But hope springs eternal in the low-cost but transformative innovations spearheaded by the likes of Mukami and Tamae ensuring that smallholder farmers, who form the bulk of all food production in Sub-Saharan Africa at 80 percent, and who cannot afford the prohibitively priced post-harvest machinery, find reprieve.

After smearing the pot with oil, Tamae then lights a candle and passes it inside the pot in circular motions while ensuring it doesn’t melt the oil. The candle smoke is an age-old tried and tested practice of suffocating any insects that may have taken shelter in the pot. She then pours the harvested rice into the pot filling it to the brim. Should there be any space left, sand is added to reduce the chances of survival of any other pest. The lid is then closed and the process of lighting the candle is repeated every day for five minutes to ensure that any hole a farmer may have missed to block with the oil doesn’t attract pests.

“I keep my rice this way for up to six months and only sell it when there is a shortage in the market. This is a huge departure from the past where even within a week of storing weevils would invade my rice and I was left with no option but to sell it very cheaply,” said Mukami. At such times everyone in the area harvests rice and a glut in the market earned Mukami peanuts. “Farming runs in my blood, I rely on it to educate, feed, and clothe my children. Anything that can bring good tidings from my farms I was ready to do,” he said glee written all over her face as she reminisced how a friend introduced her to the concept. Mukami’s profit has soared to 80 percent with her new preservation method.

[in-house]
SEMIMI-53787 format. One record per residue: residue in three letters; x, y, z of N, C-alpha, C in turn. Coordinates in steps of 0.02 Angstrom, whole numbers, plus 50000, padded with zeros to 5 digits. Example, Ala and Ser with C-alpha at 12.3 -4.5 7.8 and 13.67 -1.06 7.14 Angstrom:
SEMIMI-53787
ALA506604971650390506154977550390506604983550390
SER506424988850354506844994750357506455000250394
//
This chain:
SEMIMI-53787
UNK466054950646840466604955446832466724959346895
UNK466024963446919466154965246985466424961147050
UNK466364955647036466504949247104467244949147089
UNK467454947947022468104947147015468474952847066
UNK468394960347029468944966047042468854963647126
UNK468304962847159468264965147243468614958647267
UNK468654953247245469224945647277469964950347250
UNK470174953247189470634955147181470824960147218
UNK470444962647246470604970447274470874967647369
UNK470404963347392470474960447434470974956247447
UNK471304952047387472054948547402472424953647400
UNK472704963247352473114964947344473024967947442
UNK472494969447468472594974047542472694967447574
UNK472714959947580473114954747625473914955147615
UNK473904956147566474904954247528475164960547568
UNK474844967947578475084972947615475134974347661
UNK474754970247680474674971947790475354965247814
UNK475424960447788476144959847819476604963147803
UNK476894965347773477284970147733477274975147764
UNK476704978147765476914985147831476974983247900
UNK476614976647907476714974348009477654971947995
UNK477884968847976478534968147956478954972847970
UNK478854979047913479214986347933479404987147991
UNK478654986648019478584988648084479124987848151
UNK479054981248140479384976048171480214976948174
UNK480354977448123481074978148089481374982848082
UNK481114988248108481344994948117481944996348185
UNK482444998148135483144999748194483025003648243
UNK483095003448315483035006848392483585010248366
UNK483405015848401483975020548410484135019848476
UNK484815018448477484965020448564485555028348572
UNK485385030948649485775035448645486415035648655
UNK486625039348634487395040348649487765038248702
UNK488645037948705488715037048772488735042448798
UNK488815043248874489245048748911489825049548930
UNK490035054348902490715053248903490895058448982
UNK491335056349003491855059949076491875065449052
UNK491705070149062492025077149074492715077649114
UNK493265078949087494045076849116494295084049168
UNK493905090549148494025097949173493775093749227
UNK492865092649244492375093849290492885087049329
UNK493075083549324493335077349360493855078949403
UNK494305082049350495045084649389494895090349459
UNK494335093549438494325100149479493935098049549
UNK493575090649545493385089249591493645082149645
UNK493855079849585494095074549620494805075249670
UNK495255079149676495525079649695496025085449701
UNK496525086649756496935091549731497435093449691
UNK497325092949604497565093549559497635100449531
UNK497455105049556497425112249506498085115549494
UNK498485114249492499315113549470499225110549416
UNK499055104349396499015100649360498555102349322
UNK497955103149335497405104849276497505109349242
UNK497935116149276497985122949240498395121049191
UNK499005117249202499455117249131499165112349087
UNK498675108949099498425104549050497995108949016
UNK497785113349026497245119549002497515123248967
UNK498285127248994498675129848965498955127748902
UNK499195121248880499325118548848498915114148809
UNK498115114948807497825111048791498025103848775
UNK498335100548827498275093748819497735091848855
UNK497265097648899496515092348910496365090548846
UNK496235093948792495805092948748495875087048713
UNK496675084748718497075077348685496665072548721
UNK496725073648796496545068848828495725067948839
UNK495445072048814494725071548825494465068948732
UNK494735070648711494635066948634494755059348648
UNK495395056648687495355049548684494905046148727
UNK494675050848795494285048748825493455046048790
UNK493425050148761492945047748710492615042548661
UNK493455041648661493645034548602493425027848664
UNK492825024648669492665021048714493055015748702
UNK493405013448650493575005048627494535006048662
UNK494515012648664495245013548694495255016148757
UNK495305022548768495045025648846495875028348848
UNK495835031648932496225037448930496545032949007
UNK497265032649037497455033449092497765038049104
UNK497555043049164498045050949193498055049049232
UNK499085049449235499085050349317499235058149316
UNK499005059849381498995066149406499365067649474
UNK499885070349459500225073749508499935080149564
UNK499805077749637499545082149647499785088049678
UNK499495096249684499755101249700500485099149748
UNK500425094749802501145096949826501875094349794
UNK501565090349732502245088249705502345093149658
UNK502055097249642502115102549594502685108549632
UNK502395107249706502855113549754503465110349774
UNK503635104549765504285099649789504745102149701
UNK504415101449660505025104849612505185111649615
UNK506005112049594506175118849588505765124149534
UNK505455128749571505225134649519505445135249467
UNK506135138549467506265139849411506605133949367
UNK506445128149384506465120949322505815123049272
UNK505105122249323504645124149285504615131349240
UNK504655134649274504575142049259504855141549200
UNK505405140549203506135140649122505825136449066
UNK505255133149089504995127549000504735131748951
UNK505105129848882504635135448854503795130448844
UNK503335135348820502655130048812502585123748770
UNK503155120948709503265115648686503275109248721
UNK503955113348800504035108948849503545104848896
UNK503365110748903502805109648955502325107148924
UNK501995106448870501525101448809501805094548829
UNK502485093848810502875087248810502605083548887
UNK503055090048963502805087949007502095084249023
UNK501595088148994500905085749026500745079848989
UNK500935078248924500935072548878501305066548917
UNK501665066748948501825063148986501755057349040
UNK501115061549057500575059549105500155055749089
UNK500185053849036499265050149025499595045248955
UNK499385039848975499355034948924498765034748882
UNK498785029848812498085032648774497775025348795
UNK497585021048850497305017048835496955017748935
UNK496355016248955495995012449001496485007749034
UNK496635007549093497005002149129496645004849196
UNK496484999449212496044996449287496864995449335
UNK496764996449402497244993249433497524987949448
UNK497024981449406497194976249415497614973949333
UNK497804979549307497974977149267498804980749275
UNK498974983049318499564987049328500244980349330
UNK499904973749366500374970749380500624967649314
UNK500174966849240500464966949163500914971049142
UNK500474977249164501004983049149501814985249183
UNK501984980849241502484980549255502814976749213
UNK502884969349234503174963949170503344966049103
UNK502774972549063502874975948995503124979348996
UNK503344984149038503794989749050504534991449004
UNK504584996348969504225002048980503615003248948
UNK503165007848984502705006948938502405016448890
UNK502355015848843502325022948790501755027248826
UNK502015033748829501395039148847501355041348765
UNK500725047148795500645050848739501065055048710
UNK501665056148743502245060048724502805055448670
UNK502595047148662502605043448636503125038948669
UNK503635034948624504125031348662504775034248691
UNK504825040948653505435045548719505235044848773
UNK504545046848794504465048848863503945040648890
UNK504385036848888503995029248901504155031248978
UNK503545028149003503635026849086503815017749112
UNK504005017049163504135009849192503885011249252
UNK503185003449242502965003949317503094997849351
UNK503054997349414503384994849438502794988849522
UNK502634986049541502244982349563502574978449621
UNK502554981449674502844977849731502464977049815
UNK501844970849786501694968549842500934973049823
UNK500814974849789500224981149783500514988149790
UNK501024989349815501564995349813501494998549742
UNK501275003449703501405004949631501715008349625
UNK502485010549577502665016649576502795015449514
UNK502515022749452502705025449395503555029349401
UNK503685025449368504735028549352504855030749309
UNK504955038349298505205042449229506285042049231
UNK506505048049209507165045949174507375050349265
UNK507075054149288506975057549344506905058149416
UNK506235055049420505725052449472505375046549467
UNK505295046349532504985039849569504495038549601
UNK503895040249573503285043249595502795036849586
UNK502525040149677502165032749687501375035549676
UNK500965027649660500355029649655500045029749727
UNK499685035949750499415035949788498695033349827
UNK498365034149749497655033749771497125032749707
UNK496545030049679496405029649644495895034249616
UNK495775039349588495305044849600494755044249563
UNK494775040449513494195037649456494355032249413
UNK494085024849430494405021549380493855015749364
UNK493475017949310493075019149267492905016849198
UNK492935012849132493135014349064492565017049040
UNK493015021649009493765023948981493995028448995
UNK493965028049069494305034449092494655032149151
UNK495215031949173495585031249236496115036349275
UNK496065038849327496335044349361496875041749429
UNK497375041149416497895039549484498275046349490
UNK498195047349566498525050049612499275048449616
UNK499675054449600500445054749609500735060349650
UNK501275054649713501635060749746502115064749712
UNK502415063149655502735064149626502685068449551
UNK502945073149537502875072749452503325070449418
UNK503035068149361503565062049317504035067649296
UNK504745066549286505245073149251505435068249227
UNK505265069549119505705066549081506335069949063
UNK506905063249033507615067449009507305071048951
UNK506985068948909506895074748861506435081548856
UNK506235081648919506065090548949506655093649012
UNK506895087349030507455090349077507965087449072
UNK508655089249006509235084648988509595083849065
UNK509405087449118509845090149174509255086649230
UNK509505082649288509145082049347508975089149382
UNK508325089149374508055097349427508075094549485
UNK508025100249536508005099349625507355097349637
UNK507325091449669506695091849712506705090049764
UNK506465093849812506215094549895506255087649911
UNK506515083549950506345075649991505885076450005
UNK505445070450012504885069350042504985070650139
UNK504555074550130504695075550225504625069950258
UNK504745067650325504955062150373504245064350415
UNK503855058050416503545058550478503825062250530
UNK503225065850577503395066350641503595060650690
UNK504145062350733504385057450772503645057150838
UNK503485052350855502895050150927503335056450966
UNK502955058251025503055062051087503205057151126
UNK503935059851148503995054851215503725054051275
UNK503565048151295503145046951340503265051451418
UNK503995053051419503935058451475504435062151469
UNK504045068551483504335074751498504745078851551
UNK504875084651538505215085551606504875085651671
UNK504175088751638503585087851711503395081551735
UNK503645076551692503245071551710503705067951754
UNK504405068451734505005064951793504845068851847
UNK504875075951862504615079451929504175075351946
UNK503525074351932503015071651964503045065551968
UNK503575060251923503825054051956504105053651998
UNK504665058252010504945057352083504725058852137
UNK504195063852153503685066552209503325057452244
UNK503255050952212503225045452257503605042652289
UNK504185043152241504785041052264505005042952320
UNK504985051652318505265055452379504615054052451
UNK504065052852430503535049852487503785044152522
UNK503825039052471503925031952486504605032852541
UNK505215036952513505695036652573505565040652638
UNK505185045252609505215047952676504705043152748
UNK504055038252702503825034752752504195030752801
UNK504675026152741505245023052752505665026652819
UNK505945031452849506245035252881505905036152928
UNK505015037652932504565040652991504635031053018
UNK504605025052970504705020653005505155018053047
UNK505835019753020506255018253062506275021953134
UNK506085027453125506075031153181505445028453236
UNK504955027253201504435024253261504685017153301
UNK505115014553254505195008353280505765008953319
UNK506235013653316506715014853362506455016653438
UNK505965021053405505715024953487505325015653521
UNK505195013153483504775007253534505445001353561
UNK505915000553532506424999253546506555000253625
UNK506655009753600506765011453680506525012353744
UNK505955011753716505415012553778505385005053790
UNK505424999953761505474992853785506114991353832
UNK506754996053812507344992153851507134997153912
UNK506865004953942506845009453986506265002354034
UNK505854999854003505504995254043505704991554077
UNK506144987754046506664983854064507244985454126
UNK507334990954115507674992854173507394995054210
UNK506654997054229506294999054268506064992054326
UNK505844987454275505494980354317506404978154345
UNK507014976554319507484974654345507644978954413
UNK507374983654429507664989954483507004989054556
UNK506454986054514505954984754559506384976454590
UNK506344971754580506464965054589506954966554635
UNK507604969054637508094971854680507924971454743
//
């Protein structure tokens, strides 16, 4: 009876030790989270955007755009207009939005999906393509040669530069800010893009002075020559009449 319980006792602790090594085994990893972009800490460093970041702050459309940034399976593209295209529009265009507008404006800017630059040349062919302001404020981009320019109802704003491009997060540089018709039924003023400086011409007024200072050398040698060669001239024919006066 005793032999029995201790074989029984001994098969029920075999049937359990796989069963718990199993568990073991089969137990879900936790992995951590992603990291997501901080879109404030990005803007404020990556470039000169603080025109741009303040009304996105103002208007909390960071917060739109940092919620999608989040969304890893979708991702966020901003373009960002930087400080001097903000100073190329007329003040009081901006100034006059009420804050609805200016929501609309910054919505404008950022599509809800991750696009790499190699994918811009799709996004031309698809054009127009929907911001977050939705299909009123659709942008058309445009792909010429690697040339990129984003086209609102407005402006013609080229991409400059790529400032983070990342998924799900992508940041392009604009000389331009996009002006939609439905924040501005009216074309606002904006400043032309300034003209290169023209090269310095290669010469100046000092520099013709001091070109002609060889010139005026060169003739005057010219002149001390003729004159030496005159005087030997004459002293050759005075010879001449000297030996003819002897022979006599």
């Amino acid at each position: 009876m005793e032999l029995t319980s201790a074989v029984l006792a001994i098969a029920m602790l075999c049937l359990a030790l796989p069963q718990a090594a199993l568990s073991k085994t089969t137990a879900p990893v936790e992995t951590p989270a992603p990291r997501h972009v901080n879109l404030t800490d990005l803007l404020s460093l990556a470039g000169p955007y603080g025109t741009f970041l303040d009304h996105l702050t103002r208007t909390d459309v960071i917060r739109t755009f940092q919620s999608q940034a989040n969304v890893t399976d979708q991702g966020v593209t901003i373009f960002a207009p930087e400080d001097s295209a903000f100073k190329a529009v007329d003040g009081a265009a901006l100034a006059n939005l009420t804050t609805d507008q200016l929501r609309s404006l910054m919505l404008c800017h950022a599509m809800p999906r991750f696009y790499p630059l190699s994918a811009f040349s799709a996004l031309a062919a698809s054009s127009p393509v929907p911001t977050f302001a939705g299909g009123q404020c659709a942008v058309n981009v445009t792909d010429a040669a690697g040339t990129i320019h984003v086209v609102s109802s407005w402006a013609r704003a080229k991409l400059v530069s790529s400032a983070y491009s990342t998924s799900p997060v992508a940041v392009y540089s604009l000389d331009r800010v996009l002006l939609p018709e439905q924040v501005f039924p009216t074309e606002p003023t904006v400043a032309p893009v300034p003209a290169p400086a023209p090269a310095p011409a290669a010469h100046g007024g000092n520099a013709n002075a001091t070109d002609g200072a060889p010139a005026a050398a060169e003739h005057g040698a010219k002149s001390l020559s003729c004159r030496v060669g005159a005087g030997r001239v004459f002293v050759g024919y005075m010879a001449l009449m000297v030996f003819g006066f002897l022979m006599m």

But Tamae’s marriage with sawdust preservation happened by chance. Collecting sawdust as was the norm which he used as cow bedding, he noticed discarded potatoes that sat on top of the sawdust never went bad two weeks after spotting them.

Curious and with nothing to lose he decided to try with a potion of his potatoes. He first prepares a clean place to place the potatoes, spread the sawdust evenly, spread the potatoes then add another top layer of the sawdust. It was a eureka moment for him when he noticed two months into the preservation the potatoes were still in good shape. “I have now established that you can increase the shelf life of potatoes up to three months from just six weeks,” he said excitedly. It is a model that has been replicated in leaps and bounds across Kenya’s Rift Valley.

As smallholder farmers in Kenya and across Sub-Saharan Africa look for innovative ways of producing more to bridge the yawning deficit between food supply and demand, ensuring what is produced has been consumed without wastage counts in taming key food insecurity that currently stands. Vanguard farmer’s silver bullet in low-cost post-harvest pest control technology is proving potent in making Africa the agricultural supply factory for the entire world as classed by FAO.